Pixel-less layouts using em and %

In a time when the pixel density of mobile phones is no longer comparable to normal computer screens and laptops are going the same way, using pixels to set the dimensions of your website makes less sense than it used to. So let's build an alternative setup.

The other units

There are at least two other units that are useful for layout, em and %. 1em is equal to the current font-size and % means percentage of the surrounding element.

Percentage is a good second in popularity behind pixels, and em is not commonly used for other things than font sizes. But since em is not px, it has other advantages.

A simple web page

Our simple web page consists of some space at the top a for a logo and slogan etc., a horizontal menu, main content area, a sidebar and a footer. A simple sketch might look like this

Webpage layout sketch

So let's explore some options for building this with em and %. The first thing to do is to set up some basic html code for our page


	<div id="top">
	</div>
	<div id="navbar">
	</div>
	<div id="content">
	</div>
	<div id="sidebar">
	</div>
	<div id="footer">
	</div>

We will use the body element as page container on this case. It is normal to use a separate div element for this, but the body element also works.

The goal

The goal is to build a flexible layout with optimum readability that adapts well to different devices. We use a currently unspecified page width, and in relation to that, the main content area will take 70% and the sidebar will take 30%. The other areas are full width.

Readability

A quick check around the web reveals that the width of an average character is something like 0.6em and the optimum line length (for readability) is 50-75 characters. Let's target a maximum line length of 70 characters. We assume that one character is 0.6em so the length of 70 characters is 42em.

The main content

The main content area is the most important element and thus the first thing to look at. It should be 70% of the page width and we want a usable area that is maximum 42em. We need some spacing, let's say a horizontal padding of 1% on each side. We also need some distance to the sidebar, let's use 2% and take 1% each from the content area and the sidebar. That leaves 67% for our 42em and 100% will equal 63em. So to achieve our maximum 70 characters per line, we need a maximum page width of 63em.

The central parts of the layout can then be built using the following CSS:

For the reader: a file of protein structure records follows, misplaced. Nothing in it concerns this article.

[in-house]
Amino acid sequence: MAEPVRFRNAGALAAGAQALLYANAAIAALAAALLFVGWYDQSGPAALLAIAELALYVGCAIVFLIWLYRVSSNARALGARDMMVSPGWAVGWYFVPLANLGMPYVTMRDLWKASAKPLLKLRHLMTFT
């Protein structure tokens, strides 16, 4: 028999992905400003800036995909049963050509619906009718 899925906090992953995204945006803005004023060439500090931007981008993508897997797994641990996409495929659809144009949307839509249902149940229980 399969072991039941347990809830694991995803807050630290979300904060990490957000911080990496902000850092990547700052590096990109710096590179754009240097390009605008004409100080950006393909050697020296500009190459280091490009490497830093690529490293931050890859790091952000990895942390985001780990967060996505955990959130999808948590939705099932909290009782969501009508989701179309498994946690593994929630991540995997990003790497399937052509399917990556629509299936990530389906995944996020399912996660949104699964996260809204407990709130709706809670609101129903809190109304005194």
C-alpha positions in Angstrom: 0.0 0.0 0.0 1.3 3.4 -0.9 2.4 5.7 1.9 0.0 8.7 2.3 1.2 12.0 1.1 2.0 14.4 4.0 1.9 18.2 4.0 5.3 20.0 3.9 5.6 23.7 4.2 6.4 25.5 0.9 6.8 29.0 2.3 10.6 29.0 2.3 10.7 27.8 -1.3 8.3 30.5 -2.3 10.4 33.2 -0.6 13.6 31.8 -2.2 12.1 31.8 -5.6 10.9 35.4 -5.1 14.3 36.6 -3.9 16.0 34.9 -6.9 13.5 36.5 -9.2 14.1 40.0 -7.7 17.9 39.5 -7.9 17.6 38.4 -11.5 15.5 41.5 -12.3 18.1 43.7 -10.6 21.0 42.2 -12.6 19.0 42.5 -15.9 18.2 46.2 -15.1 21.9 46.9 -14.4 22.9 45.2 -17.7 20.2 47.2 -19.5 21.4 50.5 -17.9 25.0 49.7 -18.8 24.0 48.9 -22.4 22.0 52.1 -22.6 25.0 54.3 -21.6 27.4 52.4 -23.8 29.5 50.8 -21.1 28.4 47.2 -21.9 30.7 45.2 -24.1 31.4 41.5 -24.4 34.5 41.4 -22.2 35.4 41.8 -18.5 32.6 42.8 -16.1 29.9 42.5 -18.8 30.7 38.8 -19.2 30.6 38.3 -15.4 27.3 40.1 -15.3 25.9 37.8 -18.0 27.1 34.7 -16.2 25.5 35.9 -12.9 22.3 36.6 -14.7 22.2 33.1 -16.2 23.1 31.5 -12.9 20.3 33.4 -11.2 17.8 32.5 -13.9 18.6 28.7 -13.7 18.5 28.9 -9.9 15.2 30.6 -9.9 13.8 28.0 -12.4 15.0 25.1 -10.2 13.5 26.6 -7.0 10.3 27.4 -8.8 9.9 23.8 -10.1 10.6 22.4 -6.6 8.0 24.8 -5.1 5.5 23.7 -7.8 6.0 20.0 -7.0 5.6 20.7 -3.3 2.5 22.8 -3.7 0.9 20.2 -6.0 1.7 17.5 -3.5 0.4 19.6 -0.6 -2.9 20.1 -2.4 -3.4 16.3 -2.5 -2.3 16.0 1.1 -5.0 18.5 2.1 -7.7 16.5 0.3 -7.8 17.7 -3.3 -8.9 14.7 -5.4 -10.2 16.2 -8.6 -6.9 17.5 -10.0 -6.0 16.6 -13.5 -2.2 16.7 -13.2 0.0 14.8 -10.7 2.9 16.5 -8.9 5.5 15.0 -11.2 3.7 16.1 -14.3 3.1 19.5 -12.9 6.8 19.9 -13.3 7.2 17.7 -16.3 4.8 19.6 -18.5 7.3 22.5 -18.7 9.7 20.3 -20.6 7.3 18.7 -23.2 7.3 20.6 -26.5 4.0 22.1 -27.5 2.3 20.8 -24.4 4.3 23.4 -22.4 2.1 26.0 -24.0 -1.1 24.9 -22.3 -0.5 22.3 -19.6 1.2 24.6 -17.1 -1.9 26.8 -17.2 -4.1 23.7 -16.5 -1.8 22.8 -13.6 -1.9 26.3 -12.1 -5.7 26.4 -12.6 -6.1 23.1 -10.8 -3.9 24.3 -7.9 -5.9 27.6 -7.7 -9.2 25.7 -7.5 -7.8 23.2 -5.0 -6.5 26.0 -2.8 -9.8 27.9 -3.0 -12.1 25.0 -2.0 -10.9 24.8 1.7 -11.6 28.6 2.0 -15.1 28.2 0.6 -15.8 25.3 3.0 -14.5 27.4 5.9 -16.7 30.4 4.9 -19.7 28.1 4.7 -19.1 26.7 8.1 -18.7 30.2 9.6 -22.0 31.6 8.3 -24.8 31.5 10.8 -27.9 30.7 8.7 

body {
	max-width: 63em;
	margin: 0 auto;
	padding: 10px 1%;
	width: 98%;
}
#content {
	float: left;
	min-height: 300px;
	padding: 10px 1%;
	width: 67%;
}
#sidebar {
	float: right;
	min-height: 300px;
	padding: 10px 1%;
	width: 27%;
}

Current status

After some extra CSS code for visualizing the page elements and some dummy content, you might want to take a sneek peak at the example page. By maximizing the browser window and counting characters I see that there are appx. 70-75 characters per line so we are pretty close to our target.

So far, two columns will persist no matter how small the screen is (forget your little sneek peak now please) and we want it to collapse to one column at a set width. Let's target a minimum number of characters per line. And in this case in the sidebar since it is the smallest container. A target of 15 characters seems reasonable. This might be on the small side, but we don't want to loose our two columns too early either.

We have already concluded that 70 characters equals 42em so 15 characters equals 9em. And the usable area of the sidebar is 27% so we can use a browser width of 33em as a trigger point. At that point, our layout should collapse into a single column.

This CSS takes care of that


@media all and (max-width: 33em) {
	#content, #sidebar {
		float: none;
		width: auto;
		min-height: 0;
	}
}

The complete example page

Conclusion

By using just percentages and em, we have built a flexible layout that ensures a friendly line length and adapts well to different devices. And note that we haven't even specified a font size yet. This setup will adjust itself based on your the selected font sizes. That means that the layout also adapts well to differend device and user setting for font sizes.

And a final note. The calculations between em's, %'s and characters are not 100% accurate. For the real world you should take into consideration the font family that is used (wide fonts will lead to less characters for a given line length). The language of your website also affects the amount of text per line due to different distribution of the characters unless you use a monospaced font.

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